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I fancy giving touring a go - advice needed

 Poster: A snowHead
Poster: A snowHead
I have resisted the lure of touring until now and I’m just thinking of doing some mostly
lift served touring as I’ve a pal in Morzine who is getting into touring. Realistically I’ll only do maybe 2/3 days worth of day touring and don’t want to spend much so I have a few questions .....

All my kit is alpine so what do I need?
I have some Watea 96s that can take skins but will need touring bindings fitted
My boots do not have a walk mode and are only 2 seasons old so don’t want to replace them

Do I use the Wateas and get some bindings that take alpine boots?
Will the alpine boots be too stiff/heavy?
Do I just hire kit?

Any advice much appreciated
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 Obviously A snowHead isn't a real person
Obviously A snowHead isn't a real person
For 2/3 days hire kit and see if you like it. Any touring bindings will be expensive and wearing stiff boots without walk mode may put you off.

If you enjoy it then you can invest, Bruce Goodlads book would be a good starter before spending any more.
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 Well, the person's real but it's just a made up name, see?
Well, the person's real but it's just a made up name, see?
Just hire kit.

Using alpine boots will be, at best, tedious.
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 You need to Login to know who's really who.
You need to Login to know who's really who.
For a taster of short lift served touring you could try to get hold of some AlpineTrekkers (aka Securafix) which clip into your alpine bindings for the up and put into your backpack for the down.

Not sure if they're still made but may come up on an eBay search
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 Anyway, snowHeads is much more fun if you do.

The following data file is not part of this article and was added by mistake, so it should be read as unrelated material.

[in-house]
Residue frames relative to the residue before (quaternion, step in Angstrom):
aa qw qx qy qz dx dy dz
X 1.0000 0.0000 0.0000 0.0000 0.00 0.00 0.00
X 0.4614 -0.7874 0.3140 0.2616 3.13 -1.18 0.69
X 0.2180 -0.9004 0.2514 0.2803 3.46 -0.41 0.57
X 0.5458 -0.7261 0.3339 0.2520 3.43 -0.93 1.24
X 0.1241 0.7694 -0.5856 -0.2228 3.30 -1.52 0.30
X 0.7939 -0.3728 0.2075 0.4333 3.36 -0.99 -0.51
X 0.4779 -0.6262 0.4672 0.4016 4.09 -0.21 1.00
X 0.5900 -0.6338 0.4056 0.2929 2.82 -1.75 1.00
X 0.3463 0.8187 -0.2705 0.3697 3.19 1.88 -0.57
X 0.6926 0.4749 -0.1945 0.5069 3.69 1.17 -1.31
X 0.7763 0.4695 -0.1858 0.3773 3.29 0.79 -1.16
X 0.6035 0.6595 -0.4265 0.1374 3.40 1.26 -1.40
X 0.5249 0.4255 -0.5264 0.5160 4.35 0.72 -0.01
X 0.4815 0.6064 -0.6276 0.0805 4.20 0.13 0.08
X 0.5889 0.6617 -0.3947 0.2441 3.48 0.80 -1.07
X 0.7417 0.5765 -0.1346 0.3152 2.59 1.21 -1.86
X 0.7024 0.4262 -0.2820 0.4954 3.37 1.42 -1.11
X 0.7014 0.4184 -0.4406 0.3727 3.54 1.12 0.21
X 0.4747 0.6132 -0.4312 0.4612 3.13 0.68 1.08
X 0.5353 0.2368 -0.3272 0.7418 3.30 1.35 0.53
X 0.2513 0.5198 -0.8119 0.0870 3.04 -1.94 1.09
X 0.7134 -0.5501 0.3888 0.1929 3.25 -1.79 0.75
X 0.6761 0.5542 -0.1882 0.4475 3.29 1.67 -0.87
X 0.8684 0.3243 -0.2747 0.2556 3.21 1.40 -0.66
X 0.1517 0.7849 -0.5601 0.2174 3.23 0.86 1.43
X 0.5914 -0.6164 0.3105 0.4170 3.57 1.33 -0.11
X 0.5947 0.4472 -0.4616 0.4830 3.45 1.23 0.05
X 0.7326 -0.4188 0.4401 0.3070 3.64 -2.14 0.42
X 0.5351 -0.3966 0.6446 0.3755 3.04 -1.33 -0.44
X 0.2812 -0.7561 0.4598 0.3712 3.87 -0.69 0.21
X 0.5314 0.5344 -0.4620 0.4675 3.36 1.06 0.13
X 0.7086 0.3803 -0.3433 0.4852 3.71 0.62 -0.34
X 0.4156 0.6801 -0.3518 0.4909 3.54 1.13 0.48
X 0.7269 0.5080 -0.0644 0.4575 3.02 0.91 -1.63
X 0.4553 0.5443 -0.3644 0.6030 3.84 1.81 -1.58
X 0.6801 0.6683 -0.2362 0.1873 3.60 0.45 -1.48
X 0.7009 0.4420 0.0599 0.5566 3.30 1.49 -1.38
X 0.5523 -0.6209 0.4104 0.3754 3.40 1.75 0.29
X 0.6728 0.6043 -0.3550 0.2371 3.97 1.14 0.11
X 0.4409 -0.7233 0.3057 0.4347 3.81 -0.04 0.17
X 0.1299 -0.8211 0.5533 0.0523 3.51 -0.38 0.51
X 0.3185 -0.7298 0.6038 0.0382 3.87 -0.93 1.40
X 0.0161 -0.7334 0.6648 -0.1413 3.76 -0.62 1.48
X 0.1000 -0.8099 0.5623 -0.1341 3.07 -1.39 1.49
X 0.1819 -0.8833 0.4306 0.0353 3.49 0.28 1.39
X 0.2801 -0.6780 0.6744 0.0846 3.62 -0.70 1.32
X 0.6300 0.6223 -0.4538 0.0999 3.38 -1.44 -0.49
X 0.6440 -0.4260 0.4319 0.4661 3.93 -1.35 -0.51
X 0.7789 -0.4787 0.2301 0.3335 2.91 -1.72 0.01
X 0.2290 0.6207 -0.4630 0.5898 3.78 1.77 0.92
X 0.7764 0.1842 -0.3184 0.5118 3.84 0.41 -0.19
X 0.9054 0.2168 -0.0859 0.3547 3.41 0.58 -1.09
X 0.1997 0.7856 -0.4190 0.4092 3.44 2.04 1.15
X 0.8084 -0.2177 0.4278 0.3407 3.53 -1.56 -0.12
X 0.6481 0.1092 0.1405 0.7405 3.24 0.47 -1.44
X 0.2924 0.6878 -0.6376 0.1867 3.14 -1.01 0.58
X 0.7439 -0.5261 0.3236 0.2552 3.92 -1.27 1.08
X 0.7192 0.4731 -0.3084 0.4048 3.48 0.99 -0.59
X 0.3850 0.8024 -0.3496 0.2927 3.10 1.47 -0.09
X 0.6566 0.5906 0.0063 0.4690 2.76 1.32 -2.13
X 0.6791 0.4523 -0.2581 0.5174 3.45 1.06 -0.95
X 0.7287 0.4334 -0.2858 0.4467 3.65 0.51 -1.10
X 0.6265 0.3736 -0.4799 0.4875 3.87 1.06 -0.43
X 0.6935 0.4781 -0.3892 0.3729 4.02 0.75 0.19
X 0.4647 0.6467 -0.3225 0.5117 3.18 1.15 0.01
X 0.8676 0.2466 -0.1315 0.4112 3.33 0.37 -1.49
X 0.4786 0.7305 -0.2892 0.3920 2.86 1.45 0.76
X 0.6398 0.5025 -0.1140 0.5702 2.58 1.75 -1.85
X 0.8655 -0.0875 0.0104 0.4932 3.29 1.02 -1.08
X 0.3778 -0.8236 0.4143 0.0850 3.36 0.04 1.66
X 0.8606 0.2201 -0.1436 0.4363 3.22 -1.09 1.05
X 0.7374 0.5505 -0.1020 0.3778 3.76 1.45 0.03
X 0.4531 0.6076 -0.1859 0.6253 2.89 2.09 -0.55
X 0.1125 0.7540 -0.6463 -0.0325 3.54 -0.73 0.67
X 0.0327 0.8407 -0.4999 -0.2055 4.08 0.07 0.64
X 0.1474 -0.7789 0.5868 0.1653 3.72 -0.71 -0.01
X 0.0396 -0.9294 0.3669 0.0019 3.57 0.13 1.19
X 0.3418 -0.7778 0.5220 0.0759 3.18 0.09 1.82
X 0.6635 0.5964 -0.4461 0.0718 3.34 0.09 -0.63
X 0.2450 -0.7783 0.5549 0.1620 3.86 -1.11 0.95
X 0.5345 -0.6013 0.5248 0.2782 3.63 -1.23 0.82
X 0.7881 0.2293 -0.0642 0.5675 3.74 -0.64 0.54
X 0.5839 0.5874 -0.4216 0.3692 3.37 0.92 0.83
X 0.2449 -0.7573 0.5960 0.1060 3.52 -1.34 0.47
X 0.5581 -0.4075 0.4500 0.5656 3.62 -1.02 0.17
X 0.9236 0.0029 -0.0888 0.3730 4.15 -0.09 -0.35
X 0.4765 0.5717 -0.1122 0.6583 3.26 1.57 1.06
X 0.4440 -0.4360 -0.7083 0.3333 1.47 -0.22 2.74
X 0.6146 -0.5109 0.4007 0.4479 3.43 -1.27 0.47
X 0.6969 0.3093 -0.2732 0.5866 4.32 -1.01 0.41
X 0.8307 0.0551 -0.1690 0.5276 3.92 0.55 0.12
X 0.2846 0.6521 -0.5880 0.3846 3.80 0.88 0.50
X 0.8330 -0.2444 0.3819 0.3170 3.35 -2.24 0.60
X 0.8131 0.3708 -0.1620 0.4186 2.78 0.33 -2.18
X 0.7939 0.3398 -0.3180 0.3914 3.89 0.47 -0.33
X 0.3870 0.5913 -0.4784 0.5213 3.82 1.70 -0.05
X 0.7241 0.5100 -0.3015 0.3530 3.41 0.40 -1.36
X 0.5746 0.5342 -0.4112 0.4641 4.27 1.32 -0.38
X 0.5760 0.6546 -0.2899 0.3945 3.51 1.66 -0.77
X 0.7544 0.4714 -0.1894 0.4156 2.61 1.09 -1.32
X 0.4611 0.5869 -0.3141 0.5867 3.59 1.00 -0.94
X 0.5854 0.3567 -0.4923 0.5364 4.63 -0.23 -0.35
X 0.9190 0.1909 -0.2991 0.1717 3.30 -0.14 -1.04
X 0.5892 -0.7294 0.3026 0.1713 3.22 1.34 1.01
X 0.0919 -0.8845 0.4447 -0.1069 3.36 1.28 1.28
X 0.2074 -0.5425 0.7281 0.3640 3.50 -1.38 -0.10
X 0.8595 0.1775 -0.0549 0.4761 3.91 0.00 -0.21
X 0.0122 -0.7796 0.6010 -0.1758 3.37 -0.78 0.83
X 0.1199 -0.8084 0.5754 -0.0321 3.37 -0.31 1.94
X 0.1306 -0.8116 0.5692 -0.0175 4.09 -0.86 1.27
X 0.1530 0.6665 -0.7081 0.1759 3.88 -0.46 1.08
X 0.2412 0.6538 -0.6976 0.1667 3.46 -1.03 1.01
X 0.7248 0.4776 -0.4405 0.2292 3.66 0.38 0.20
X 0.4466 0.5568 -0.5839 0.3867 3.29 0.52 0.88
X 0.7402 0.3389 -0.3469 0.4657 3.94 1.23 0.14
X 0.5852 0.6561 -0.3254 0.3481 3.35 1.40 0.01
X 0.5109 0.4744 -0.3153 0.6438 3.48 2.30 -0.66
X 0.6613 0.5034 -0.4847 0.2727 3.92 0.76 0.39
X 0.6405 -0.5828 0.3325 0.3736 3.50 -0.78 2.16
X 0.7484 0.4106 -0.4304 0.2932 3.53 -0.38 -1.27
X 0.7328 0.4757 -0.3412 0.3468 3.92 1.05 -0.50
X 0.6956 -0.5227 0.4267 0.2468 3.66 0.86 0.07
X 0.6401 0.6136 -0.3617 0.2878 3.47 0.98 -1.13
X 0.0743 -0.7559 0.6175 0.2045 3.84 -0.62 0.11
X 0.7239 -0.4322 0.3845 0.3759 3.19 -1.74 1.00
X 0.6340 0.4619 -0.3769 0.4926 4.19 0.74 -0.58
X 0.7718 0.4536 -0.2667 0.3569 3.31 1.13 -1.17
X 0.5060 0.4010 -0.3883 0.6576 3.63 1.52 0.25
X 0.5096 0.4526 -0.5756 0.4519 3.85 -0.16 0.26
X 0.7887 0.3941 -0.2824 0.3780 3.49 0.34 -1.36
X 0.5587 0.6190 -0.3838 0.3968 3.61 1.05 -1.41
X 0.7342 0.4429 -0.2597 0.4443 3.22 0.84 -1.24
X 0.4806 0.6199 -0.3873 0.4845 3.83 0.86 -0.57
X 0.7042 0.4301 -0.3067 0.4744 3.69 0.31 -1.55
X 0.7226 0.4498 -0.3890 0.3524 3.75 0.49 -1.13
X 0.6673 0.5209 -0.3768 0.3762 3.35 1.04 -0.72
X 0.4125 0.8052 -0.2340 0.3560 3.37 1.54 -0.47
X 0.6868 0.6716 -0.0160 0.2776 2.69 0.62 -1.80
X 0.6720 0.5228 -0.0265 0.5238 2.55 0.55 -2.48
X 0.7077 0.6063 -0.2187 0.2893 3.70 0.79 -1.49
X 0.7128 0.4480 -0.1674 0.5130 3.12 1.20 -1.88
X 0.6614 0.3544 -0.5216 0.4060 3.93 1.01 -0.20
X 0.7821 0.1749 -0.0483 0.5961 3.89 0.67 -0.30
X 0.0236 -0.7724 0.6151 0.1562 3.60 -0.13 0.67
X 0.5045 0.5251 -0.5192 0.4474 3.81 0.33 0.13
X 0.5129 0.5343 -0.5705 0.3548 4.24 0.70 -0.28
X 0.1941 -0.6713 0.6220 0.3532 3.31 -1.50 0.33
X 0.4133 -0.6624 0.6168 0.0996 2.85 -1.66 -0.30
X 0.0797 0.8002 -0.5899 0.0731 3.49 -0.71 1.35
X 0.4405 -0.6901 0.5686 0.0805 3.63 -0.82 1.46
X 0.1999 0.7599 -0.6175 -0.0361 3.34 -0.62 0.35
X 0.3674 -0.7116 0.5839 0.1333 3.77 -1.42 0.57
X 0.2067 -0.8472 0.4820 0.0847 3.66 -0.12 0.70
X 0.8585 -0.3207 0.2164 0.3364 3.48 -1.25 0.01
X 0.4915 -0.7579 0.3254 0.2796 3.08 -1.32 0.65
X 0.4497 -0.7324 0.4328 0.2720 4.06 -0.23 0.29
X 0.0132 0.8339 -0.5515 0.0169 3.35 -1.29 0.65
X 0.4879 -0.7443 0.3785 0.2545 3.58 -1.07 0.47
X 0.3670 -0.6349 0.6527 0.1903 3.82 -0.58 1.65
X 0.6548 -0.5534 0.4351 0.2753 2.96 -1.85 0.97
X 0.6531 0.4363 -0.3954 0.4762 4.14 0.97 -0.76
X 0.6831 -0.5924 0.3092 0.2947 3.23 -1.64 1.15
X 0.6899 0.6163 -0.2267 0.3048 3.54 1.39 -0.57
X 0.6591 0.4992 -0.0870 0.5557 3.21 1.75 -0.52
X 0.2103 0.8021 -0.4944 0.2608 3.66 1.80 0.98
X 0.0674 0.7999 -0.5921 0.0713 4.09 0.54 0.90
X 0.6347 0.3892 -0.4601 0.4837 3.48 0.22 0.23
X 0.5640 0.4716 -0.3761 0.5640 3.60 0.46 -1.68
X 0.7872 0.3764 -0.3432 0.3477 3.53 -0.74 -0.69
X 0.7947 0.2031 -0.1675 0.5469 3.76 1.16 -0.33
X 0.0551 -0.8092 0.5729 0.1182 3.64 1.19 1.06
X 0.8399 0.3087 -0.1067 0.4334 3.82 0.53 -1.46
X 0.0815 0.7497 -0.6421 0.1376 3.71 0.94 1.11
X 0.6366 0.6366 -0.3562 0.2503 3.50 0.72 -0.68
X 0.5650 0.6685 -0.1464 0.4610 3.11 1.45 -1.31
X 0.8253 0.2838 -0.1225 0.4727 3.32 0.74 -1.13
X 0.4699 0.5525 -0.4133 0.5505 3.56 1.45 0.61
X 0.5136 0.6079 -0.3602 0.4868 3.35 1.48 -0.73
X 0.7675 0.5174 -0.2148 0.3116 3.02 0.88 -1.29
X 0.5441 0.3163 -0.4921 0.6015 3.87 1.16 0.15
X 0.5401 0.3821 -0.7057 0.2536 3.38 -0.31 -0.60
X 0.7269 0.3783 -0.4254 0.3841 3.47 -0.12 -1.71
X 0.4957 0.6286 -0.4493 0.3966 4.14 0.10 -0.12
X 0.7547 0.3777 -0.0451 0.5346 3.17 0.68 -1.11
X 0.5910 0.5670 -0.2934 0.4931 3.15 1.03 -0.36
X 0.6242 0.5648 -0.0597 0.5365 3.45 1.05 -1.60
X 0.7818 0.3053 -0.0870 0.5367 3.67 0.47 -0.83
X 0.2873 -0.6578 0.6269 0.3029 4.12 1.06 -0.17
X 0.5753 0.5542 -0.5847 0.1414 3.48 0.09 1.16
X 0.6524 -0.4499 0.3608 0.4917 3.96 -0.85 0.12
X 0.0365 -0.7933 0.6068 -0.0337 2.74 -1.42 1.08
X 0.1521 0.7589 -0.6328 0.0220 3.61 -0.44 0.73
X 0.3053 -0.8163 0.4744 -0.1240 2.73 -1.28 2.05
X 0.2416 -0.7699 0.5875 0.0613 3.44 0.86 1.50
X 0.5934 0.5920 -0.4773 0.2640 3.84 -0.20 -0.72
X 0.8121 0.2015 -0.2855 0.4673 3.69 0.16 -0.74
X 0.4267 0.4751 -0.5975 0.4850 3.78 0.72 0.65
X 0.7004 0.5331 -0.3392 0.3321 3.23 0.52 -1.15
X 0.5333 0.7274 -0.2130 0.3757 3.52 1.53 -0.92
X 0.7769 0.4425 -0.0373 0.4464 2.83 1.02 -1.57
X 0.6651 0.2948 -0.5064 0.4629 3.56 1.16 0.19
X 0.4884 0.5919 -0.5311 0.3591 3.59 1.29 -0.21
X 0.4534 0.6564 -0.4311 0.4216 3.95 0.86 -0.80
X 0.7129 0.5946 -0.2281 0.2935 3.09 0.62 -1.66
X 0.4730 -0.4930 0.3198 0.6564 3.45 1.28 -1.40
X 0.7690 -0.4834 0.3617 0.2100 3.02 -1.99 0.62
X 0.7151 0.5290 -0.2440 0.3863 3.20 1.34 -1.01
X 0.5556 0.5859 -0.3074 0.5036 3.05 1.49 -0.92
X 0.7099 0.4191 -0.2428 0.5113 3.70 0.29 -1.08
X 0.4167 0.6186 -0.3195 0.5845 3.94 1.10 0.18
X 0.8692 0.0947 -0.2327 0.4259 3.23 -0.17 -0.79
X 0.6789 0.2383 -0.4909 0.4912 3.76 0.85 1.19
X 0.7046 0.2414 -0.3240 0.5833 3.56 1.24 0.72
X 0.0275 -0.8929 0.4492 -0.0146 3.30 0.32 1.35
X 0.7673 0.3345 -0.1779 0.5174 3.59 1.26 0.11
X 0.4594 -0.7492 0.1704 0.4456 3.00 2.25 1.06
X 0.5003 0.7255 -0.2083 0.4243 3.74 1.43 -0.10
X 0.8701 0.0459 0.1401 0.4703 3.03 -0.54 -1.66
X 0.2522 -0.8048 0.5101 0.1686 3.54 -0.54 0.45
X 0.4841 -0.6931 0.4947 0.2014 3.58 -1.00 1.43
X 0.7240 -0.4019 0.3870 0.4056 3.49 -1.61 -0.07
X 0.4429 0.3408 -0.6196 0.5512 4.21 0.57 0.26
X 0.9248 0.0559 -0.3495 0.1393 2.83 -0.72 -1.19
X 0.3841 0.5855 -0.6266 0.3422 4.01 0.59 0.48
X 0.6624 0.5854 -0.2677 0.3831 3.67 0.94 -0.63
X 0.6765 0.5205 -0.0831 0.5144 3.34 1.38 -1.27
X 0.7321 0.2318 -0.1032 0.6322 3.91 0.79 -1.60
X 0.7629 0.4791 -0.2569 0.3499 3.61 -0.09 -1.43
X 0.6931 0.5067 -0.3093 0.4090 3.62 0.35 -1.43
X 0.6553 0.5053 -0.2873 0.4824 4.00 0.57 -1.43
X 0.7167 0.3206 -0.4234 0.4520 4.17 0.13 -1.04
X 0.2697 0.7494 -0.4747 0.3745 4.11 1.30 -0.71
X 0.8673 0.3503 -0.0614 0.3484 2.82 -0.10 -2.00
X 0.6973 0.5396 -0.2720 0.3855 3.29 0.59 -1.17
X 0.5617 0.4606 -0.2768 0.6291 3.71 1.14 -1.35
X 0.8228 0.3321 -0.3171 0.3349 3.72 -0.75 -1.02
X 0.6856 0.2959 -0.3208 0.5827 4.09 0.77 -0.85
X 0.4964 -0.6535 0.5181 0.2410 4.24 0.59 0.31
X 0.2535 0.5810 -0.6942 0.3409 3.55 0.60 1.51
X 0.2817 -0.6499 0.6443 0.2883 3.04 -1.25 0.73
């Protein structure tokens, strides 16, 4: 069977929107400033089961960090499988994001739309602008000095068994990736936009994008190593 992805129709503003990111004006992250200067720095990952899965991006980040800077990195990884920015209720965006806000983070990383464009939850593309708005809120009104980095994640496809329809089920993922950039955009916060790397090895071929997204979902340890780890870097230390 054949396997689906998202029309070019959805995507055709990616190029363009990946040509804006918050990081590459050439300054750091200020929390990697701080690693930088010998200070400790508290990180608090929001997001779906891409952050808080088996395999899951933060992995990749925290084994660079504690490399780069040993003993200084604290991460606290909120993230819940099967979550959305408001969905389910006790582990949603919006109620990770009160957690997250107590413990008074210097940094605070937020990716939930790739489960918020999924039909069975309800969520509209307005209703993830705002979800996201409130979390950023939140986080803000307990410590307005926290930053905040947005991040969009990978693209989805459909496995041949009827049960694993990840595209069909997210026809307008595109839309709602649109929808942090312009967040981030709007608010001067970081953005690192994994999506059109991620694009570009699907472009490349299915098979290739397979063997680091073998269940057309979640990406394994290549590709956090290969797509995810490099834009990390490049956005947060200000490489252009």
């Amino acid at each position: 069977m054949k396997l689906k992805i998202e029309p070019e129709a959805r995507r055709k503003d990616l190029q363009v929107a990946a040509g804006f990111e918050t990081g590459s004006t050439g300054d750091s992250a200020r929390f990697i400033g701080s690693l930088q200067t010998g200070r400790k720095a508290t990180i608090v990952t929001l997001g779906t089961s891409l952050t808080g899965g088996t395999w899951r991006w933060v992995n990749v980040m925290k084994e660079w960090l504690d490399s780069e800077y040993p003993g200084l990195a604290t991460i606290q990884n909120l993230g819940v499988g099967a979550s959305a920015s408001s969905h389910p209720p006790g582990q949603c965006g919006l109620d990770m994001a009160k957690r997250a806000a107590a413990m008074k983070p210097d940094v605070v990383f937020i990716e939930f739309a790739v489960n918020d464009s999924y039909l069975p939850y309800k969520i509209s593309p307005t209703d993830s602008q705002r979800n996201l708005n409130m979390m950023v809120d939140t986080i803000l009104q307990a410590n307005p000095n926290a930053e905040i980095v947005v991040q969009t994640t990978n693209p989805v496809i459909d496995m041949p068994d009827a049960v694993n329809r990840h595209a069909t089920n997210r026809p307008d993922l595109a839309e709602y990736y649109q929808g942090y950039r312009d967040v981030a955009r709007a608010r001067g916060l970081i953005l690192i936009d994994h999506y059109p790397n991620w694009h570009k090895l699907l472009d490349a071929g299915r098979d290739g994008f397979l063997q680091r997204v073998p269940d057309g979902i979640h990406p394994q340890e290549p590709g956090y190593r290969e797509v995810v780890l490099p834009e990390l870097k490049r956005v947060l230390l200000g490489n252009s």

Anyway, snowHeads is much more fun if you do.
Hire the kit. Alpine boots are too stiff and heavy. Your Wateas are pretty heavy too. The shop will hire you boots, skis and skins.

Although mainstream touring skis tend to be around a slim 80mm wide, ask for the lightest all mountain skis, 95mm + since you will surely want to hit the powder. I use Blizzard Zero G 95. About 2.5kg the pair without bindings. Aim for that weight of ski.

The shop will probably offer you as a beginner walk-mode boots with a beam type binding, Fritschi or similar. They work ok, but like the camel are clearly designed by committee! If you want the real touring experience, ask for Dynafit compatible pin bindings and boots. Save another kg or two of weight - and look like a pro! The pin bindings take a few minutes practice to step into at first but once you get the knack it's a dream. And if you crash out in deep powder, the release is at the front of the boot which makes it very easy to release the ski. Try unlocking an alpine binding heel release in 1m of powder with your leg twisted up around your a**e!

Don't worry about safety - modern pin bindings have automatic release and are rock solid in powder or piste. Good luck. Ps Health warning: Touring can become addictive!
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 You'll need to Register first of course.
You'll need to Register first of course.
Have you grown a luxuriant full beard yet? Do you have access to a bobble hat with some form of Scandi pattern on it?
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 Then you can post your own questions or snow reports...
Then you can post your own questions or snow reports...
Don't forget avalanche equipment (transceiver, shovel, probe) and a rucksack that's big enough to fit everything into (including the layers you'll take off while climbing). On that note, if you've never toured before it's easy to underestimate how hot you'll get. So you will definitely need sunglasses (goggles are too sweaty, though you can put them back on for the way down), and don't wear layers you can't easily shed (e.g. thermal leggings under your trousers), even if you normally do.

+1 for hiring skis and boots for your first go. Bring blister plasters.
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 After all it is free Go on u know u want to!
After all it is free Go on u know u want to!
Or get the Ezeefit neoprene anti blister anklets in 2mm extra thin, they are amazing. A solar Buff is also handy to cover your head while still allowing cooling. Get some very thin touring gloves, or running gloves will do.